The roadmap recommended that the Ministry of Finance include climate risk in the Financial Supervisory Authority of Norway’s assignments. This was taken under consideration, and, in the national budget, the Financial Supervisory Authority was tasked with mapping how climate change may affect financial stability.

Sparebanken Vest aims to hold courses for key personnel in the bank to increase their understanding of this issue, which will constitute the first step in a longer process to include these assessments in the bank’s core processes.

Requirements relating to suppliers

We are our suppliers’ customers and therefore have the power to influence how our suppliers take responsibility for sustainable value creation.

As a minimum, we require all our suppliers to comply with Norwegian laws and binding international agreements, including the Universal Declaration of Human Rights, the Working Environment Act, the Convention against Corruption, the Money Laundering Act and the Taxation Act. We also set out concrete requirements in a separate agreement (PDF - in Norwegian only) that all the bank’s suppliers must sign.

Sparebanken Vest focuses on ensuring the lowest possible environmental load in connection with procurement processes. Our suppliers must at all times meet or exceed official environmental requirements, and ensure that they have energy-efficient and raw material-efficient production methods.

In connection with the Eco-Lighthouse certification, we have used the ‘Mapping of suppliers’ tool and have integrated it into our procurement system. Mapping is carried out continuously. It gives us an overview of suppliers who are certified pursuant to the Eco-Lighthouse criteria, ISO-14001, EMAS, the Nordic Ecolabel or similar. We will also endeavour to persuade our regular and most important suppliers to seek environmental certification.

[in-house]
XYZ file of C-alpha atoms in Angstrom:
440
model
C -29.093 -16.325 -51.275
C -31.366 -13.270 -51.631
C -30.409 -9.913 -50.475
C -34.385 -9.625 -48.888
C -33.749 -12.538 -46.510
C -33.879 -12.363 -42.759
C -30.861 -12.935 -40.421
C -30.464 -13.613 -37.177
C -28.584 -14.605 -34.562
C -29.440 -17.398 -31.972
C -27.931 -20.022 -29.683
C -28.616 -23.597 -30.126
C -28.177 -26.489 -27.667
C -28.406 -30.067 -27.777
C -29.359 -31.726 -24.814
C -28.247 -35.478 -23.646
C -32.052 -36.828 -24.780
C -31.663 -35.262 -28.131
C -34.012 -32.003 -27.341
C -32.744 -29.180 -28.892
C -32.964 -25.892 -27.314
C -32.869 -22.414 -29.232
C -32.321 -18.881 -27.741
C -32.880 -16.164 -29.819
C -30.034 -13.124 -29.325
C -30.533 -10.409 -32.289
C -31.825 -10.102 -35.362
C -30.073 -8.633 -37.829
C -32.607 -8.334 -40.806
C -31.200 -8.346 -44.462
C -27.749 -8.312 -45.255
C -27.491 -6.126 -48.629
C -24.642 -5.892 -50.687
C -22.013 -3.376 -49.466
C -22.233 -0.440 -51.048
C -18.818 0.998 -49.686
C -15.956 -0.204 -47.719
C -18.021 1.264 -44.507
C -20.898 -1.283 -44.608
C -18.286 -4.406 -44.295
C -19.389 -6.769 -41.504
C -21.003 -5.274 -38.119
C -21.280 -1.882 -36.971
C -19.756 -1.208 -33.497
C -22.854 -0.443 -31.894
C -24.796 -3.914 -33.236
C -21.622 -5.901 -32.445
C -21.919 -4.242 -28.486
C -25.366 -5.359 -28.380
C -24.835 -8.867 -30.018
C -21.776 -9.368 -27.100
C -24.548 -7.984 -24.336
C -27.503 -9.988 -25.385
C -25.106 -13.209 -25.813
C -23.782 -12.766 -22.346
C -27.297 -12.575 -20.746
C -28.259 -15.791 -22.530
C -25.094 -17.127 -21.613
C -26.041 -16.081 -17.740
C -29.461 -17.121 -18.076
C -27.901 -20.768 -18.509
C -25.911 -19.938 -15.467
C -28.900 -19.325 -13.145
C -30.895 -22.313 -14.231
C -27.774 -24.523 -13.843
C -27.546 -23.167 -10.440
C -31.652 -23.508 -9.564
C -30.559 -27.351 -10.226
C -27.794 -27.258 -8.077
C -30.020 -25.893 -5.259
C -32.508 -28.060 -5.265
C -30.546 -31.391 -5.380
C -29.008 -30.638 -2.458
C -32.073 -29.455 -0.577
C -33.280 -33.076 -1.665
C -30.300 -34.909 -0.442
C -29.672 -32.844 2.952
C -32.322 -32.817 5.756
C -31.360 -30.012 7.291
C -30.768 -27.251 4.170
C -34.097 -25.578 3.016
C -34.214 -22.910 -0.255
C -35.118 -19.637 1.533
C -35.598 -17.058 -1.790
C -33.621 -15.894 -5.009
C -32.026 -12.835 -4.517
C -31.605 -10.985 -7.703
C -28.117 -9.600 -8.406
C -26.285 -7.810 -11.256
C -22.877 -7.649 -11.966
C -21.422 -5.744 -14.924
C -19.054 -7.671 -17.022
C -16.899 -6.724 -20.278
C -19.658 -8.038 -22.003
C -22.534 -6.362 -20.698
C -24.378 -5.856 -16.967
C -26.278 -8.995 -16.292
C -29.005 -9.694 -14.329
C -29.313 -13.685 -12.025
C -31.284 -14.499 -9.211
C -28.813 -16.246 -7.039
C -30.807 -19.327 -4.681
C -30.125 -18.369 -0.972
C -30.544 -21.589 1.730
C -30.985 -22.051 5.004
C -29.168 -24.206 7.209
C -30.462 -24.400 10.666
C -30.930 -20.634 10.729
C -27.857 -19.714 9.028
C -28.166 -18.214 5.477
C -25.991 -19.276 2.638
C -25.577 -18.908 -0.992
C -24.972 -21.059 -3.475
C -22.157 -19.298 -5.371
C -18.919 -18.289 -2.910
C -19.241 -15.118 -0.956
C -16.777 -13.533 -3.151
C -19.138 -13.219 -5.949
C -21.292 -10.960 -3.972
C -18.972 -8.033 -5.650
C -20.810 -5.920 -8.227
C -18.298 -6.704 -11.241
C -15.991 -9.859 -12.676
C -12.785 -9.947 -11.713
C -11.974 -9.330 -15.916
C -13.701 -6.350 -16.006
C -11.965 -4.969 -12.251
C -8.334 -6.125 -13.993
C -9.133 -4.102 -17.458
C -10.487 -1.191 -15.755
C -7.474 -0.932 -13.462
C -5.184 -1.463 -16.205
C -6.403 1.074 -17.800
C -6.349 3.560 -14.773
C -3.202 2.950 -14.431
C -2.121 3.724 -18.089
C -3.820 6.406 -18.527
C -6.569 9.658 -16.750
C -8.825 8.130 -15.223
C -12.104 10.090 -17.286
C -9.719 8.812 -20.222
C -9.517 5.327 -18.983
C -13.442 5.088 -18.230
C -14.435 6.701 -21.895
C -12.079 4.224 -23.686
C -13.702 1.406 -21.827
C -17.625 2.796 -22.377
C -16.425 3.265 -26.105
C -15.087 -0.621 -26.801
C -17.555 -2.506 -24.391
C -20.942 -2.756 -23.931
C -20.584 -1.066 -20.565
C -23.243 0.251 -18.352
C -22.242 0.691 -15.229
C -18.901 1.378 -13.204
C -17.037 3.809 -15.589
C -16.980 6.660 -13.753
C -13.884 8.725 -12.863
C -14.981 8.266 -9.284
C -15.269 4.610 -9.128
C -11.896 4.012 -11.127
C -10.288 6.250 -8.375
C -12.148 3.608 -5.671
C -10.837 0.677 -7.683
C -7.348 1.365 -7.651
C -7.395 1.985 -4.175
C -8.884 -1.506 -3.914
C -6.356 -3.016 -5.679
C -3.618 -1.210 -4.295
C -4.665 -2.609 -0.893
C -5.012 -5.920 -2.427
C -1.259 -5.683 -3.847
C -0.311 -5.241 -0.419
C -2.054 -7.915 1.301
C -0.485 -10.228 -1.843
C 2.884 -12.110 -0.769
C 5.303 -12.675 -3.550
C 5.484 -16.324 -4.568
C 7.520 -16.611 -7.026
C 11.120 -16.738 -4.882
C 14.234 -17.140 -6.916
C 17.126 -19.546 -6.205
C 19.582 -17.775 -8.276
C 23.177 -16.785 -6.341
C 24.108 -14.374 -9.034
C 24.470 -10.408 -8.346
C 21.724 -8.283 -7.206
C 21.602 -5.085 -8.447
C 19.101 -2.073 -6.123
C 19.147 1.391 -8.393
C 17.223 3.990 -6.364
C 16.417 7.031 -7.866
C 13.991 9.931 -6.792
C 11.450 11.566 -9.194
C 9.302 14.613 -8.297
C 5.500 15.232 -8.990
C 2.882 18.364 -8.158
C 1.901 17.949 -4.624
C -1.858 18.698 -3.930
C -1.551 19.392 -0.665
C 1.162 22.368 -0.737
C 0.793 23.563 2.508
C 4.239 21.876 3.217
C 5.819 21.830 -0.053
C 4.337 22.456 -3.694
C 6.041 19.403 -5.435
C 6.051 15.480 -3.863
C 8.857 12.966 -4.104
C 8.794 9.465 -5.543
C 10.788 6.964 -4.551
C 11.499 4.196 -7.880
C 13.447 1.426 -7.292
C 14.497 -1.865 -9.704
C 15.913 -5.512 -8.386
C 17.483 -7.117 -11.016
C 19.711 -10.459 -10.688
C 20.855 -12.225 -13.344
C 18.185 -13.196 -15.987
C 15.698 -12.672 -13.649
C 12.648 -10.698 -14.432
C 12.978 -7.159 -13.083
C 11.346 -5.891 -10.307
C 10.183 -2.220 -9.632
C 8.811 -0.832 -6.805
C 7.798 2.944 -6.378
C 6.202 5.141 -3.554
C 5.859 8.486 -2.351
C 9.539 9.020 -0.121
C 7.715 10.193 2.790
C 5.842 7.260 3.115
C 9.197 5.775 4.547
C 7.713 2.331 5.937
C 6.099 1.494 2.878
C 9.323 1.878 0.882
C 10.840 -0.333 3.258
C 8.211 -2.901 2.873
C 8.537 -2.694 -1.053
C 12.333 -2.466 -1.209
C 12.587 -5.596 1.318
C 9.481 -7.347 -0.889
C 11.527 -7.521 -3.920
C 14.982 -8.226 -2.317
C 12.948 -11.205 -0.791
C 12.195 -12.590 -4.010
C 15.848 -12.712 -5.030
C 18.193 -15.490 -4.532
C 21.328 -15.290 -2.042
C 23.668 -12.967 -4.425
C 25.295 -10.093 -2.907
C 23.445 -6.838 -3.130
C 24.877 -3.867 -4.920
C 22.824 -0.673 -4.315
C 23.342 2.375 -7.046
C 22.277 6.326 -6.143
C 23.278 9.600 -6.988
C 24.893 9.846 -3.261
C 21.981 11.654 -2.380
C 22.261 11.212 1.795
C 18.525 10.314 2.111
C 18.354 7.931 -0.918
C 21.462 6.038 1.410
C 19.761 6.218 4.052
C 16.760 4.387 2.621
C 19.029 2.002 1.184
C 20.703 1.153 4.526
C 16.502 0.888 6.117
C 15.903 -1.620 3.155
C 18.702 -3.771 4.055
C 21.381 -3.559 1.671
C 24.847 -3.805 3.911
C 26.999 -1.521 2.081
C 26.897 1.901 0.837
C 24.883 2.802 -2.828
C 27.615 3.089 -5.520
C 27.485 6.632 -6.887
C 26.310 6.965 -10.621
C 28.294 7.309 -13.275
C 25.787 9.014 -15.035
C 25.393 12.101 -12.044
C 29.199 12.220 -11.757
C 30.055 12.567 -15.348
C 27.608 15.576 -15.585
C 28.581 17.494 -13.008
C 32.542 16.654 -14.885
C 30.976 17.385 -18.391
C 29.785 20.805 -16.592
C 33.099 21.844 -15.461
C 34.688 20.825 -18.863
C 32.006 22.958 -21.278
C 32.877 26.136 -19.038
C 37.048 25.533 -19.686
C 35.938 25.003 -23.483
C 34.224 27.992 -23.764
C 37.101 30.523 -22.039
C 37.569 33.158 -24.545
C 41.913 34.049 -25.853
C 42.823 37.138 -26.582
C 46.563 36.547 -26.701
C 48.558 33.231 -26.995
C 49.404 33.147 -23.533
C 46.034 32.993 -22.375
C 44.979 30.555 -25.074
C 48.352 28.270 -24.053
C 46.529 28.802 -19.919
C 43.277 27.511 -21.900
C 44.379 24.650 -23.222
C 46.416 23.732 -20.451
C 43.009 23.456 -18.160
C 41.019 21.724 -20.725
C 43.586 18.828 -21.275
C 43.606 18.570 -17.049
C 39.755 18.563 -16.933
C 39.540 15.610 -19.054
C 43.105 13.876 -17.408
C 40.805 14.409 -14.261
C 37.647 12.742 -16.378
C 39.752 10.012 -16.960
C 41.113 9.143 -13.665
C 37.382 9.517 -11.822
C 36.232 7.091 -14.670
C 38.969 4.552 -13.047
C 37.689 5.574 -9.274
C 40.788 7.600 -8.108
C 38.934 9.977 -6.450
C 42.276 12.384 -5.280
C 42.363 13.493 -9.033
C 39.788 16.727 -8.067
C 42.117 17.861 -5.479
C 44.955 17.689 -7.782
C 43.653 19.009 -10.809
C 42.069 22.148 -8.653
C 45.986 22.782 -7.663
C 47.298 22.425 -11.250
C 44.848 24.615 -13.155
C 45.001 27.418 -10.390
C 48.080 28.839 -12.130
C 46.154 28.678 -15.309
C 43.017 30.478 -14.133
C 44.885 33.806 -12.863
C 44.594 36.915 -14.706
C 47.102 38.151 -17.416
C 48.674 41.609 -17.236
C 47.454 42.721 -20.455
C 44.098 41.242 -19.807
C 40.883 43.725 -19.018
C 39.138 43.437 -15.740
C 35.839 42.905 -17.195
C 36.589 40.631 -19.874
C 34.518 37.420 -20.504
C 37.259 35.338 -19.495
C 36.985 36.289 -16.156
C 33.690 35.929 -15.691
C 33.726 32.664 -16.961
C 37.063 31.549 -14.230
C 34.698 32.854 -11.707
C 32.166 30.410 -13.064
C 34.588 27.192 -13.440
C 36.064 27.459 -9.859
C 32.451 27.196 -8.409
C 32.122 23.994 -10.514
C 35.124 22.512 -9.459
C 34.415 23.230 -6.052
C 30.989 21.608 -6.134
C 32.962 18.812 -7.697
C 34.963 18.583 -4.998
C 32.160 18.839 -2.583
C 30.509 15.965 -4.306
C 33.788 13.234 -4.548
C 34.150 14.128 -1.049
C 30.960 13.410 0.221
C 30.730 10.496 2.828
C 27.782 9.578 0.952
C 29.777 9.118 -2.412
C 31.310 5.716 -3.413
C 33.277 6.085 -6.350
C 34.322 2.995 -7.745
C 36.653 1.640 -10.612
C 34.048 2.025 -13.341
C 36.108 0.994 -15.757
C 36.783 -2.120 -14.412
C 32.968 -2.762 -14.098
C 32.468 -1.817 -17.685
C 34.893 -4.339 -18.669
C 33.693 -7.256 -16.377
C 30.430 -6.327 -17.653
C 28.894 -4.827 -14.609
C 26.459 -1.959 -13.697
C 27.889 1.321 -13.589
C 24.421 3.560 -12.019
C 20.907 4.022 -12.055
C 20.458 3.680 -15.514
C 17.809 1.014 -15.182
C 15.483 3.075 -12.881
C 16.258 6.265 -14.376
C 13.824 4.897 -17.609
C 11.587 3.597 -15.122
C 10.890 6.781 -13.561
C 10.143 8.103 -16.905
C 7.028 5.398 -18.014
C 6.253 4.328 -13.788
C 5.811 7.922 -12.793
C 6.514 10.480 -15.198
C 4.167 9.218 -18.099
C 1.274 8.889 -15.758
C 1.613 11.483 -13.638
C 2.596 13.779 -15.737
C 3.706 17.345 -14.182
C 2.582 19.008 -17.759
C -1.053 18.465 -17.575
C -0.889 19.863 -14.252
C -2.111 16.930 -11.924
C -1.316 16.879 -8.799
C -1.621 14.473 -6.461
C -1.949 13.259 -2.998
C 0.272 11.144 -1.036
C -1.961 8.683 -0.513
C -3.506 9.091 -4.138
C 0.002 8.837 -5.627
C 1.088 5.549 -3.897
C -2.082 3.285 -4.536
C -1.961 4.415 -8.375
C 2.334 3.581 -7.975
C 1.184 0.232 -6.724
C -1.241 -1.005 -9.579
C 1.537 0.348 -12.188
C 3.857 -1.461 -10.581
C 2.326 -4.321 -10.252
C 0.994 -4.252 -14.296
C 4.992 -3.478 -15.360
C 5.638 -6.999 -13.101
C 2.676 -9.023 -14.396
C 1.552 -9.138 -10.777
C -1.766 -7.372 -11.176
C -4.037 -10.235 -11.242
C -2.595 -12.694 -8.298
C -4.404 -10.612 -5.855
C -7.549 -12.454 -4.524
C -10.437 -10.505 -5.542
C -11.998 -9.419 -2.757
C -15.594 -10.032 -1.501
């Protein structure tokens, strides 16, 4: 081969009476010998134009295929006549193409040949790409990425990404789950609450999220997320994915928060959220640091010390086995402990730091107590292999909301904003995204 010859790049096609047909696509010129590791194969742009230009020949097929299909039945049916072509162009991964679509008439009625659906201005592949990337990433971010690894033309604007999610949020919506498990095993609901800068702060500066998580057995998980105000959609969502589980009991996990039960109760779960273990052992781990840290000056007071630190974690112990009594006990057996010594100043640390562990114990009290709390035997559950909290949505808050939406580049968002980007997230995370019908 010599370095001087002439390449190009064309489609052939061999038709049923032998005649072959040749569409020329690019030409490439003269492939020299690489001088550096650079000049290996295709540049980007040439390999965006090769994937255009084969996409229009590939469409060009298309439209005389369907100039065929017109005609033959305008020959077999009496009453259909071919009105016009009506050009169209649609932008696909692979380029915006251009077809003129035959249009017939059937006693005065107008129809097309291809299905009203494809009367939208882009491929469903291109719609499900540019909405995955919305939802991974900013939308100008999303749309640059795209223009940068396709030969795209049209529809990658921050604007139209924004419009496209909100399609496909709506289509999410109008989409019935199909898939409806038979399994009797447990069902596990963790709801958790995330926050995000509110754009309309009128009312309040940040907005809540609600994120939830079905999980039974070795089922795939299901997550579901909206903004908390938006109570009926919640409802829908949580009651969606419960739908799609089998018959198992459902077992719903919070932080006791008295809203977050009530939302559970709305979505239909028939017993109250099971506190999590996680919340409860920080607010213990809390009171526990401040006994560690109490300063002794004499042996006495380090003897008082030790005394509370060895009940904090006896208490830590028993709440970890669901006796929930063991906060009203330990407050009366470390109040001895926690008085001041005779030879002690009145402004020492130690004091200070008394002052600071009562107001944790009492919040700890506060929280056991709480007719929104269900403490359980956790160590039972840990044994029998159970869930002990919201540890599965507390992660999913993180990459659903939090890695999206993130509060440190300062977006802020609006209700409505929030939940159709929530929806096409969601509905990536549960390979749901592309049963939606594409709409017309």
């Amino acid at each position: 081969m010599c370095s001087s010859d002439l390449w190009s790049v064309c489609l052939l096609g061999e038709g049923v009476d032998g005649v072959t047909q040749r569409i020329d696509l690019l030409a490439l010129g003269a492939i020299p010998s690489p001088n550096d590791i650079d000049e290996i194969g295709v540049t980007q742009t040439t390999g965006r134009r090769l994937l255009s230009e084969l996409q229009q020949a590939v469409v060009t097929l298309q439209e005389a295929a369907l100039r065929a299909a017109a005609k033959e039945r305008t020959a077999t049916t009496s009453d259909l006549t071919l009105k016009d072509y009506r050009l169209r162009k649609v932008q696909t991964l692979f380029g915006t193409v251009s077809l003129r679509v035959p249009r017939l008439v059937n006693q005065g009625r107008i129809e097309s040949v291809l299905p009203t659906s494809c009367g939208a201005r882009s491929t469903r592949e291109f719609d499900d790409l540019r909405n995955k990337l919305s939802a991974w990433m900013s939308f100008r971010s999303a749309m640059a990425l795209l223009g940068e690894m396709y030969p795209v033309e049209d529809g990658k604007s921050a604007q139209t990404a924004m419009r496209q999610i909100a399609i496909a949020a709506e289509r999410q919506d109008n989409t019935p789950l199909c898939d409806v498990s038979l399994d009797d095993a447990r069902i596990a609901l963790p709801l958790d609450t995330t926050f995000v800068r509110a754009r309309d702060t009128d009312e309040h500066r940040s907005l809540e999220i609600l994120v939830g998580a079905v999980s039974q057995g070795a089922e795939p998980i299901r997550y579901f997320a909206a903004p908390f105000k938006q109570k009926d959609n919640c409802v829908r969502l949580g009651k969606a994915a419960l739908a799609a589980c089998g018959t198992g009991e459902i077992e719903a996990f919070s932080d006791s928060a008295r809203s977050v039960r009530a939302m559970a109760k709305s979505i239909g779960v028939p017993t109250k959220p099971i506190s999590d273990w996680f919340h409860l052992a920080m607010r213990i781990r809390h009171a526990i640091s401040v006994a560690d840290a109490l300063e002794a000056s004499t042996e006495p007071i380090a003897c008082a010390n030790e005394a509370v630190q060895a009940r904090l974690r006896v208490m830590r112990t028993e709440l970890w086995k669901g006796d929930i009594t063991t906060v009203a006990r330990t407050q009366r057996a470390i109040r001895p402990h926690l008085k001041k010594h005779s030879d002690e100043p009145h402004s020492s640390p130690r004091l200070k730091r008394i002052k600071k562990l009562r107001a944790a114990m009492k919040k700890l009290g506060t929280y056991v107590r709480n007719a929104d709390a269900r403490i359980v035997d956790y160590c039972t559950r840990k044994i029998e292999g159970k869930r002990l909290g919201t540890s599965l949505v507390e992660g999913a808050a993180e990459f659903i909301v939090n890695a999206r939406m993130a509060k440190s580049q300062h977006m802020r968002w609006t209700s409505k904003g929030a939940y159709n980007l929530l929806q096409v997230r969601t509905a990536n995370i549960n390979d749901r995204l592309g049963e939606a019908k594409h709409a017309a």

Reporting
We believe that information and visibility are an important point of departure for achieving understanding, a willingness to change and the ability to implement the right measures. We will prepare an annual climate and environment report as part of the Eco-Lighthouse certification. In order to make the organisation aware of the bank’s impact on the environment, the report will set clear and quantifiable goals for the work on reducing our impact. This will enable us to see the effects of the environmental measures we implement. The report will also enable us to compare our results with other enterprises in the same sector. We have good experience of this cooperation and endeavour to comply with more standards to further improve the quality of everything we do.

For up-to-date reports on risk and capital management in the bank, see this page.

Society and politics

Sparebanken Vest does not have its own political agenda, and is neutral as far as party politics are concerned. The bank is regularly in direct dialogue with the Norwegian authorities, as a natural part of its day-to-day activities, about matters concerning regulatory issues and equal competitive conditions for all providers of financial services in Norway. This dialogue is also conveyed through Finance Norway, which is the main organisation for the financial sector in Norway. Sparebanken Vest does not use third parties acting on behalf of the bank to influence official bodies or politicians in a specific direction.

Sparebanken Vest wishes to be a clear voice in public debate with respect to issues the bank believes are important for Western Norway as a region, the country as a whole and the financial sector as an industry. This is achieved by exchanges in the media, taking part in conferences and various consultation submissions the bank is invited to contribute to. Such consultation submissions may be specific to the industry or linked to more wide-reaching societal issues, such as issues relating to proposed county mergers. The bank also provides input to consultation submissions initiated by Finance Norway on behalf of the financial sector as a whole. Sparebanken Vest expects the consultation submissions the bank is involved in to be made publicly available.

Sparebanken Vest fully supports the UN Sustainable Development Goals and has no self-interest in attempting to influence developments in a direction in conflict with these goals. We also expect our customers to endorse the UN SDGs.